Evidence of selection for resistance to paralytic shellfish toxins during the early life history of soft-shell clam, Mya arenaria, populations
Limnol. Oceanogr., 55(6), 2010, 2463-2475 | DOI: 10.4319/lo.2010.55.6.2463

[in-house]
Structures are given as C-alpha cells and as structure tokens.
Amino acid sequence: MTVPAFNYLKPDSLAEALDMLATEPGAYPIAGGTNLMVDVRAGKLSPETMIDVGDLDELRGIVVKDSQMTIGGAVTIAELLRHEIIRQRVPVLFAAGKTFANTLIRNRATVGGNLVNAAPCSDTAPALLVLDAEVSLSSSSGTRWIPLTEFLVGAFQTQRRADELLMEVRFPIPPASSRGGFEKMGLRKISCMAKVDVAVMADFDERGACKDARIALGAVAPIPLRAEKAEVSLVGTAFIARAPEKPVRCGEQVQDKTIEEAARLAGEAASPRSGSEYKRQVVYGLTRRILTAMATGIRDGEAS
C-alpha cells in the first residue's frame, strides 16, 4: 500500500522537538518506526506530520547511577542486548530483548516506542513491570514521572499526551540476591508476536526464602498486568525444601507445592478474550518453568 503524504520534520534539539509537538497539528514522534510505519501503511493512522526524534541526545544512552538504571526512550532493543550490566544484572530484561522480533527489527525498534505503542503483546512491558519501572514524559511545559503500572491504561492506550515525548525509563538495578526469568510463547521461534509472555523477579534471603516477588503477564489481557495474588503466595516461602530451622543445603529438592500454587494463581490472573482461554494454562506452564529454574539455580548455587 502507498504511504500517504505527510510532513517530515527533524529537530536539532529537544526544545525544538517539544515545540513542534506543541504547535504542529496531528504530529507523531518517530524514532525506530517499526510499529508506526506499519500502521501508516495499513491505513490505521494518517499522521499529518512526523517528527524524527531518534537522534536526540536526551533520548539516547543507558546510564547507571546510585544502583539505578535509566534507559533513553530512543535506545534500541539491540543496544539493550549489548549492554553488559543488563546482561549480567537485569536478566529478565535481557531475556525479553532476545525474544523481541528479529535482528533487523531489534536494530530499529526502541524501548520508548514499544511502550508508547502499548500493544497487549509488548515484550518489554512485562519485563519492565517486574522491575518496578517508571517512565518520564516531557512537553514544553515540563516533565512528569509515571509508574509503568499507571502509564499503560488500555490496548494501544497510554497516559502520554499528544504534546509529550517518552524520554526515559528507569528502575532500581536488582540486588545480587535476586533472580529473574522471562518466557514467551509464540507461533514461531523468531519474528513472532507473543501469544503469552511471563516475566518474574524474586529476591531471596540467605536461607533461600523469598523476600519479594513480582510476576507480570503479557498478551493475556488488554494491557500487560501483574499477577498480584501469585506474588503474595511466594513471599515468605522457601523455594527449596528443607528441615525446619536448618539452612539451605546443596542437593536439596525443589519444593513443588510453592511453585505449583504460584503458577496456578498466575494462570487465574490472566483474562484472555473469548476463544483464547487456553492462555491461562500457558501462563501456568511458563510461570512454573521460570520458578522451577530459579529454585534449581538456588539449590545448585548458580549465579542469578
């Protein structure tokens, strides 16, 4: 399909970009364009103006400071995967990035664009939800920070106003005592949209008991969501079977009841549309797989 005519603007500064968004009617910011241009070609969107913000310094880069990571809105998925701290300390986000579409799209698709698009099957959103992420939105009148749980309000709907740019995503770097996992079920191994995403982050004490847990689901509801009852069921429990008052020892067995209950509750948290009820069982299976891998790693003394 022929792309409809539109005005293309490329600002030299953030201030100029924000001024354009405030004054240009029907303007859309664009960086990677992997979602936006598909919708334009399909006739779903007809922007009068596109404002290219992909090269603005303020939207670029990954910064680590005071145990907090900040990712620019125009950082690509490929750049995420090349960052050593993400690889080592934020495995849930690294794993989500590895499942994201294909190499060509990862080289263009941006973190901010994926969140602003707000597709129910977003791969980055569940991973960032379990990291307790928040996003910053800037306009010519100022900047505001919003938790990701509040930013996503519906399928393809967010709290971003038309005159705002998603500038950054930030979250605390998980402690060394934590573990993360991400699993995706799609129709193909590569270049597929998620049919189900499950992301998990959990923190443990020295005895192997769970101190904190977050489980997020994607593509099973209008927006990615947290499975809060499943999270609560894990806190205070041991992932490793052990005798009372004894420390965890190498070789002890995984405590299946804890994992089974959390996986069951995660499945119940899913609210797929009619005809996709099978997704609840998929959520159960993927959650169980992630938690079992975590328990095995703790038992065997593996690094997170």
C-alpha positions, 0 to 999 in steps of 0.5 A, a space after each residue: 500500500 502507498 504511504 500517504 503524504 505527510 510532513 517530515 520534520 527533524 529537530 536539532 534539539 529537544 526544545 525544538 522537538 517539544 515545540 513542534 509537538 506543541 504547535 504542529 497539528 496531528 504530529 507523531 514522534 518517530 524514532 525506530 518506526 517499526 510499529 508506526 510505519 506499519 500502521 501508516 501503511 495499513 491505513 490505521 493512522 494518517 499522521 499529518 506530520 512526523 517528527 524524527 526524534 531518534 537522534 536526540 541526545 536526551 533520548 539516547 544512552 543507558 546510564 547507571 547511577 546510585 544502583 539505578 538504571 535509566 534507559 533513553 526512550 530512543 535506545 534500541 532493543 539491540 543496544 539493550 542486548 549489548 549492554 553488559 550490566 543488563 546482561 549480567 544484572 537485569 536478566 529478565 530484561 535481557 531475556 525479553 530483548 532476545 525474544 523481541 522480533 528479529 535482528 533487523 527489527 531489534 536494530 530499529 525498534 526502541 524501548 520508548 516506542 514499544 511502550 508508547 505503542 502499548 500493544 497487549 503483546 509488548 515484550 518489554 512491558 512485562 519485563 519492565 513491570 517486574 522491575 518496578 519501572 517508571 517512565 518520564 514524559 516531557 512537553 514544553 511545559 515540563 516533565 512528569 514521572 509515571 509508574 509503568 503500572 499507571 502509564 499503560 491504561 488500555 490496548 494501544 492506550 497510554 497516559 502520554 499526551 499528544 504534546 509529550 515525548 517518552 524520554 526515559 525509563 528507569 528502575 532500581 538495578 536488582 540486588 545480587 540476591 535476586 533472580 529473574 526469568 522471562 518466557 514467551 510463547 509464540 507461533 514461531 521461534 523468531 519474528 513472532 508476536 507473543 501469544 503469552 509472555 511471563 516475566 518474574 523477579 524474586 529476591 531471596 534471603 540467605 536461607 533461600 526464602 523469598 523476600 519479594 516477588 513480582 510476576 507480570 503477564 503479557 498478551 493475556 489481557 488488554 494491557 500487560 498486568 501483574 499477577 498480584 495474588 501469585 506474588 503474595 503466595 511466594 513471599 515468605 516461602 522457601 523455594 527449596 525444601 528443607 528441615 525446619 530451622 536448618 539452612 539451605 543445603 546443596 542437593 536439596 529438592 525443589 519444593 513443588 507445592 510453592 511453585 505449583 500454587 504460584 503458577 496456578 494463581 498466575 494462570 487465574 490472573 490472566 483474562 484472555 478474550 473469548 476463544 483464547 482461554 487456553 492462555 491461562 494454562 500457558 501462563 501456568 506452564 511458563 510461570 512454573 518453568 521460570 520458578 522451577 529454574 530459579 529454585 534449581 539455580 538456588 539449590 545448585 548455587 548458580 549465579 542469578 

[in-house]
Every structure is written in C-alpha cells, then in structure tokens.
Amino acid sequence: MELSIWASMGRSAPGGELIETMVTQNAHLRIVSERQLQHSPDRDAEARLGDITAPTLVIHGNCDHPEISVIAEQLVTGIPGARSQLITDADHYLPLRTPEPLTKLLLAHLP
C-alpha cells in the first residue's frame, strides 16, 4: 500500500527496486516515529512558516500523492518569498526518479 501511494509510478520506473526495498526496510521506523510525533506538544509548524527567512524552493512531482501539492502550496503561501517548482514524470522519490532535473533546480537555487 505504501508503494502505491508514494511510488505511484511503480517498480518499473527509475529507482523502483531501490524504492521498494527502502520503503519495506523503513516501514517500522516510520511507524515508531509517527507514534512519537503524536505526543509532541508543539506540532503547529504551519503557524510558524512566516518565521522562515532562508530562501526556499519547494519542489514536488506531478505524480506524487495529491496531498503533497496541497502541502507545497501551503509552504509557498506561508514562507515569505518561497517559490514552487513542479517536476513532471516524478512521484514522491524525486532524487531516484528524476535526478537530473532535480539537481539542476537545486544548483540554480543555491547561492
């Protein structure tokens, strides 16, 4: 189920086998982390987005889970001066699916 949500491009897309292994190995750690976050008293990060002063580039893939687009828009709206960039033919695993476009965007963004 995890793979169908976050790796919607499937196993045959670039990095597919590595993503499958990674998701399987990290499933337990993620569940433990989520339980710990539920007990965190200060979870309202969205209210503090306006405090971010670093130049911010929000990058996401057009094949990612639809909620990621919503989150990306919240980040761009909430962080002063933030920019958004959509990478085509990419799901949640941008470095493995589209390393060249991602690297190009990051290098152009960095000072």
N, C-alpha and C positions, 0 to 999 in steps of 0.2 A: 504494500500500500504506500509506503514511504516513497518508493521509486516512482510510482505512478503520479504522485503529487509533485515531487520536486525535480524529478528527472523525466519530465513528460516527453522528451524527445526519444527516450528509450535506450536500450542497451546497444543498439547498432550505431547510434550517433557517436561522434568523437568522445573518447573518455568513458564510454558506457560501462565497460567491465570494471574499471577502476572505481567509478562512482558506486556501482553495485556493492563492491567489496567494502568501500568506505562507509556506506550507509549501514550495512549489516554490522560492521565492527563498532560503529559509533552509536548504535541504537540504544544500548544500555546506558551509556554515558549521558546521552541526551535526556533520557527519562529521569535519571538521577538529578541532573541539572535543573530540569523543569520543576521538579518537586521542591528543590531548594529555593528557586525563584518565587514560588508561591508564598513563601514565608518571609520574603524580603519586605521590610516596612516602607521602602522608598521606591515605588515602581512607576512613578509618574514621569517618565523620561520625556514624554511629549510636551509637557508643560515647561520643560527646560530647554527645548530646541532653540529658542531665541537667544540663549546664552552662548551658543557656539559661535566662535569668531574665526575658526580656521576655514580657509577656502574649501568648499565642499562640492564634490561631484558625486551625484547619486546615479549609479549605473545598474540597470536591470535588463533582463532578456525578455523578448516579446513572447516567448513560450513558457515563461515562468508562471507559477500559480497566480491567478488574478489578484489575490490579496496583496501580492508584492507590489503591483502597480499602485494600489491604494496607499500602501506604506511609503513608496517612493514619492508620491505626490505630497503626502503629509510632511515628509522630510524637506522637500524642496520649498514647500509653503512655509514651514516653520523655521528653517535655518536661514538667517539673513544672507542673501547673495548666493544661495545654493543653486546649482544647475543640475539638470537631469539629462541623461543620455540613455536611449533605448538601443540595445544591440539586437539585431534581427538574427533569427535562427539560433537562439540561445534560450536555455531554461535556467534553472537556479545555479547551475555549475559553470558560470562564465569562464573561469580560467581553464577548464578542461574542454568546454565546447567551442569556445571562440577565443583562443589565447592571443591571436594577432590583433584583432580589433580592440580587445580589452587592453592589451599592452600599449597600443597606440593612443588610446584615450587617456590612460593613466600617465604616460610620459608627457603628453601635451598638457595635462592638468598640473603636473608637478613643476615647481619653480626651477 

ABSTRACT: This study identifies early, postmetamorphic soft-shell clams, Mya arenaria, as the life-history stage most susceptible to effects of blooms of paralytic shellfish poisoning (PSP) toxin-producing Alexandrium spp. Laboratory experiments used progeny from predominantly susceptible (naý¨ve) or resistant (annually exposed) NW Atlantic populations. Growth and survival of toxified veliger larvae did not differ from those fed nontoxic algae. In contrast, postlarvae (4-12-mm shell length) from both populations exposed to a highly toxic Alexandrium tamarense isolate (~ 100 cells mL-1, 64-69 pg saxitoxin equivalents [STXeq] cell-1) suffered burrowing incapacitation, toxin accumulation, and mortalities within 1 week of toxin exposure. These effects were greater and occurred sooner in the naý¨ve population. Short-term toxification in the laboratory caused a significant shift in the genotypic composition of this population, determined with a molecular marker for sodium-channel resistance. Clams with the sensitive genotype were selectively eliminated relative to resistant or heterozygote clams. Ingestion of toxic cells (too large for larval capture) is thus required to elicit toxic effects. Exposure to mixed, toxic, and nontoxic algal suspensions demonstrated that adverse effects to fitness (survival and growth) were dose-dependent, occurring only at > 50 cells mL-1 of the isolate used (PR18b). Paralysis and thus increased predatory risk occurred even at 10 cells mL-1. Postlarvae < 12 mm, which can co-occur with red tides throughout the Atlantic range of M. arenaria, were more susceptible to PSP than large (> 30 mm) juveniles. Natural selection for resistance in Atlantic populations will thus vary latitudinally with the timing, duration, and intensity of toxic blooms.